Over the past 20 years, as a consequence of resistance to multiple first-line antimicrobials in the Enterobacteriacea, clinicians have become progressively reliant on the fluoroquinolones for treating infections caused by this Gram-negative bacterial family (Parry, 2004; Vinh et al., 2011). The increasing usage and dependency on the fluoroquinolones has coincided with resistance to fluoroquinolones becoming common within the Enterobacteriacea (Le et al., 2009; Butler, 2011). This change is highly pertinent for diseases like typhoid, a severe invasive infection caused by the bacterium Salmonella enterica serovar Typhi (Parry et al., 2002), as antimicrobial therapy is essential for treatment. Typhoid remains common in many developing countries, and increasing minimum inhibitory concentrations (MICs) to fluoroquinolones, such as ciprofloxacin and ofloxacin, correlate with increased fever clearance times and treatment failure (Parry et al., 2011). The elevated MICs to fluoroquinolones observed in S. Typhi are a consequence of mutations in the DNA gyrase gene, gyrA, and secondary mutations in the topoisomerase gene, parC (Chau et al., 2007; Parry et al., 2010). Evidence of strong selection for these mutations can be observed within the phylogenetic structure of S. Typhi, as several different gyrA mutations have arisen independently in multiple lineages (Roumagnac et al., 2006; Holt et al., 2008).
To determine how fluoroquinolone-resistance evolution in S. Typhi impinges on the relative fitness of this pathogen, we directly competed strains in a series of controlled experiments, using isogenic strains to isolate the fitness effects of specific mutations, and employing pyrosequencing for precise measurement of allele frequencies. In classical competition assays (Lenski, 1991; Lenski et al., 1998), antimicrobial-susceptible and antimicrobial-resistant organisms are competed over many generations, and the frequencies of resistant and sensitive strains are compared at various time points. The relative fitness of the resistant strain to the sensitive strain can be calculated from the population trajectories observed in the experiment (Macvanin et al., 2003; Enne et al., 2005; Gagneux et al., 2006; Balsalobre and de la Campa, 2008). The choice of bacterial strains is critical in performing this type of competitive growth assay. Competing genetically unrelated clinical isolates (Laurent et al., 2001; Wichelhaus et al., 2002), or strains that are otherwise imperfectly isogenic, may make it difficult to isolate the effects of a single mutation (Enne et al., 2005; Komp Lindgren et al., 2005; Gagneux et al., 2006; MacLean and Buckling, 2009; O’Regan et al., 2010). Furthermore, bacterial enumeration and selective culturing after serial dilutions are typically used to calculate population sizes (Laurent et al., 2001; Wichelhaus et al., 2002; Macvanin et al., 2003; Gagneux et al., 2006; Rozen et al., 2007; Balsalobre and de la Campa, 2008; MacLean and Buckling, 2009; Randall et al., 2008), and these methodologies can be affected by experimental variation or spontaneous mutations in the target gene(s) as a consequence of exposure to low levels of antimicrobial. To overcome these limitations, we performed competitive growth experiments with isogenic strains containing single and multiple mutations in fluoroquinolone target genes, and we used pyrosequencing to assay allele frequency, avoiding exposing the organisms to antimicrobials.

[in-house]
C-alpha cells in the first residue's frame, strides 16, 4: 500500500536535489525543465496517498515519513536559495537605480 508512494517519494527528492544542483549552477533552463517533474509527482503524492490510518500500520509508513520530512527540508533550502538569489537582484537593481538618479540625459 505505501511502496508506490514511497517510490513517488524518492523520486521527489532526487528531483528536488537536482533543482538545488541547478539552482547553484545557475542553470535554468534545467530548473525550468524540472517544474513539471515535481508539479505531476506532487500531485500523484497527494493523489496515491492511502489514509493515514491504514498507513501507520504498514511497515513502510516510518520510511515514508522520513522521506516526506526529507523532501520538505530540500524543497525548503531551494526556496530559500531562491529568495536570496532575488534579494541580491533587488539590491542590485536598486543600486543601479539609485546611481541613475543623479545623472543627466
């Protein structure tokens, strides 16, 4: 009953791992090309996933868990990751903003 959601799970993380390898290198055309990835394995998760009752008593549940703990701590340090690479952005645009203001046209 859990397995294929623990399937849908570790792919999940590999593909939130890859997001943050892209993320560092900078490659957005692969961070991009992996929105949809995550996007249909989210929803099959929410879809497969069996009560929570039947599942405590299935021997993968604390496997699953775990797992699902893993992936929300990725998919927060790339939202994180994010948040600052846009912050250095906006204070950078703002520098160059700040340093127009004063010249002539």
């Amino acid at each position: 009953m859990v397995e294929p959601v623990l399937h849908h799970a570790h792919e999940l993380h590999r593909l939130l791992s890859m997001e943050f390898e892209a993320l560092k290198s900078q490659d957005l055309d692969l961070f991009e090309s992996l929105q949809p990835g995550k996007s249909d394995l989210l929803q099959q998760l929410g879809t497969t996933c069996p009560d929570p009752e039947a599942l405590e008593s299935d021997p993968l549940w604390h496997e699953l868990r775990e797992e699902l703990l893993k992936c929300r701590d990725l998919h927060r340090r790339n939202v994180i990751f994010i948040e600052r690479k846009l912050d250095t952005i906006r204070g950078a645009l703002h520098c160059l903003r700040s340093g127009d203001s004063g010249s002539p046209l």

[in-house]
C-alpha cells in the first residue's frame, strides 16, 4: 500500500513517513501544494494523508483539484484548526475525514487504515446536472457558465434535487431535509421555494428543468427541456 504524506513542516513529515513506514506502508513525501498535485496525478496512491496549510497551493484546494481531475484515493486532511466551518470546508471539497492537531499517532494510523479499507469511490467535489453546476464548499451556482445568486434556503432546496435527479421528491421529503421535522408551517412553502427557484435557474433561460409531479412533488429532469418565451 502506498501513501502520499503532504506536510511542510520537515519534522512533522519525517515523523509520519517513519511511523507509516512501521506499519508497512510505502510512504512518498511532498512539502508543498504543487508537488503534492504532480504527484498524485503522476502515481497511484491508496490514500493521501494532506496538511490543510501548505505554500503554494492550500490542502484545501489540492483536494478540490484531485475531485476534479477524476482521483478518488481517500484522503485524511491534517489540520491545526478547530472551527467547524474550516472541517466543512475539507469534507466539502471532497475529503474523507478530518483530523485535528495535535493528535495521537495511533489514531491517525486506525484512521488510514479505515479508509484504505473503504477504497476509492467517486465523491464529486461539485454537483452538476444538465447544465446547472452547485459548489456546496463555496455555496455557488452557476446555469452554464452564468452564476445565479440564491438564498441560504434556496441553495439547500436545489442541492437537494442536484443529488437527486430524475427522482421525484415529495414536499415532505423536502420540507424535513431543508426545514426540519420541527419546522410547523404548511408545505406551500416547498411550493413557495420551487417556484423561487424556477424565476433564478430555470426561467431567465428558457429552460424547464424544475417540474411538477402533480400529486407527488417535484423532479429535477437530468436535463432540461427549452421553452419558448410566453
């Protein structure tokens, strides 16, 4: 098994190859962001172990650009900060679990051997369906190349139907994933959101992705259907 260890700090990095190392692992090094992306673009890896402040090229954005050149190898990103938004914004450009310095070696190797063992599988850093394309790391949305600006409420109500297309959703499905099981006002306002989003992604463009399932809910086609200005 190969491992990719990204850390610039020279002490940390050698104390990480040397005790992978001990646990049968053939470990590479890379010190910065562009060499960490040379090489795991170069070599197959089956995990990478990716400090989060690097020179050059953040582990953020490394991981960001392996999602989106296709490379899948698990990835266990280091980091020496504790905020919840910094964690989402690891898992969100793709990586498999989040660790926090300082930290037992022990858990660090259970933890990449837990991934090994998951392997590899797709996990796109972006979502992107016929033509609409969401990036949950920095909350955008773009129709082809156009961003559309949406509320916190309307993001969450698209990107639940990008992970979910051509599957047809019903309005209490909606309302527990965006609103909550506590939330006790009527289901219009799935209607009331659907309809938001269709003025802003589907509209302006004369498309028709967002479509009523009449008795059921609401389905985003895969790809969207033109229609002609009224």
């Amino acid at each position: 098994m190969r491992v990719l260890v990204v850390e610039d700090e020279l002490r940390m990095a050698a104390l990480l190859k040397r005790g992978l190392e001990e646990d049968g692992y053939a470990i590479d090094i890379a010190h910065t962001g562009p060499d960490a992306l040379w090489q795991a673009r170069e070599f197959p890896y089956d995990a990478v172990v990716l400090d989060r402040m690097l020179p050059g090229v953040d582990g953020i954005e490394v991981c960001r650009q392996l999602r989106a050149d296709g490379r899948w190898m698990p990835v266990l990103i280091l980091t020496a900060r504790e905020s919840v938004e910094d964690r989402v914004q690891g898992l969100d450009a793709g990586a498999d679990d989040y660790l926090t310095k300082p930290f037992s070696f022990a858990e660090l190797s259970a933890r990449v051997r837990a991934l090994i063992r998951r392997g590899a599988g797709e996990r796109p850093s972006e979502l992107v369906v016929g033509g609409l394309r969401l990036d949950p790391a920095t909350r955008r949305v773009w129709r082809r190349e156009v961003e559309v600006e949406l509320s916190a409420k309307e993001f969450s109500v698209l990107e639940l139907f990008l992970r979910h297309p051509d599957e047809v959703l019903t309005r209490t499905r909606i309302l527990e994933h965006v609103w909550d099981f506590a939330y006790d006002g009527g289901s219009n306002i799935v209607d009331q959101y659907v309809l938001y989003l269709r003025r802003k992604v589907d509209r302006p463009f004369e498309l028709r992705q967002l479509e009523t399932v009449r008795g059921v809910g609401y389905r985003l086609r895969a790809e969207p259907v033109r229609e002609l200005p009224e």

As gyrA mutations and susceptibility to fluoroquinolones appear to be under strong selective pressure in S. Typhi, we assessed the biological fitness of S. Typhi strains with a relevant complement of mutations in the gyrA and parC genes. We demonstrate that a large proportion of clinically and epidemiologically relevant gyrA mutations induce significant fitness benefits in S. Typhi in the absence of antimicrobial pressure. We show that strong epistatic interactions between loci in the gyrA and parC genes of S. Typhi confer additional significant selective advantages that may be responsible for driving the evolution and current regional expansion of S. Typhi in the developing countries.